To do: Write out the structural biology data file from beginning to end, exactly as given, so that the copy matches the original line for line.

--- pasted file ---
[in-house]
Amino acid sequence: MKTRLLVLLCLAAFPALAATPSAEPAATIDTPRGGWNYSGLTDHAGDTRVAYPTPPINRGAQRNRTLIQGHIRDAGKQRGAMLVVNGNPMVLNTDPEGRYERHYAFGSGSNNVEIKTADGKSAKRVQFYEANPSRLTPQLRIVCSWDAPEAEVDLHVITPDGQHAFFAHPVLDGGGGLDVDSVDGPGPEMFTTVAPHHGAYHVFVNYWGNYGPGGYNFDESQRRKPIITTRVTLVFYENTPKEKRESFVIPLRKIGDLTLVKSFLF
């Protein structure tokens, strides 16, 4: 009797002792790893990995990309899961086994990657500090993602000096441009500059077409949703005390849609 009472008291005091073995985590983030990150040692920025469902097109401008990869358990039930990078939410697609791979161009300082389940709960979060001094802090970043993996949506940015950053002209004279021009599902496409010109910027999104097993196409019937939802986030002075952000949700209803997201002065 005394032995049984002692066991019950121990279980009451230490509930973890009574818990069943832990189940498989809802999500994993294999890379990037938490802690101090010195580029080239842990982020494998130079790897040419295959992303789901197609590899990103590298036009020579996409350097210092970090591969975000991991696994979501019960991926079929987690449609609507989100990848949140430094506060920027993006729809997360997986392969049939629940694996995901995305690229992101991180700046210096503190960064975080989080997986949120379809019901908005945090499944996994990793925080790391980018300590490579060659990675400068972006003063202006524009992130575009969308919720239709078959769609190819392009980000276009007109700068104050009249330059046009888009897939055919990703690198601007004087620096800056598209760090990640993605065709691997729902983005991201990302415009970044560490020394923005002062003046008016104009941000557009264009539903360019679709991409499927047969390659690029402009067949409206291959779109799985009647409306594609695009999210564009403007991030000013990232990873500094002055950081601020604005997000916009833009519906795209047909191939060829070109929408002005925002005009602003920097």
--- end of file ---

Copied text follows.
[in-house]
Amino acid sequence: MKTRLLVLLCLAAFPALAATPSAEPAATIDTPRGGWNYSGLTDHAGDTRVAYPTPPINRGAQRNRTLIQGHIRDAGKQRGAMLVVNGNPMVLNTDPEGRYERHYAFGSGSNNVEIKTADGKSAKRVQFYEANPSRLTPQLRIVCSWDAPEAEVDLHVITPDGQHAFFAHPVLDGGGGLDVDSVDGPGPEMFTTVAPHHGAYHVFVNYWGNYGPGGYNFDESQRRKPIITTRVTLVFYENTPKEKRESFVIPLRKIGDLTLVKSFLF
């Protein structure tokens, strides 16, 4: 009797002792790893990995990309899961086994990657500090993602000096441009500059077409949703005390849609 009472008291005091073995985590983030990150040692920025469902097109401008990869358990039930990078939410697609791979161009300082389940709960979060001094802090970043993996949506940015950053002209004279021009599902496409010109910027999104097993196409019937939802986030002075952000949700209803997201002065 005394032995049984002692066991019950121990279980009451230490509930973890009574818990069943832990189940498989809802999500994993294999890379990037938490802690101090010195580029080239842990982020494998130079790897040419295959992303789901197609590899990103590298036009020579996409350097210092970090591969975000991991696994979501019960991926079929987690449609609507989100990848949140430094506060920027993006729809997360997986392969049939629940694996995901995305690229992101991180700046210096503190960064975080989080997986949120379809019901908005945090499944996994990793925080790391980018300590490579060659990675400068972006003063202006524009992130575009969308919720239709078959769609190819392009980000276009007109700068104050009249330059046009888009897939055919990703690198601007004087620096800056598209760090990640993605065709691997729902983005991201990302415009970044560490020394923005002062003046008016104009941000557009264009539903360019679709991409499927047969390659690029402009067949409206291959779109799985009647409306594609695009999210564009403007991030000013990232990873500094002055950081601020604005997000916009833009519906795209047909191939060829070109929408002005925002005009602003920097």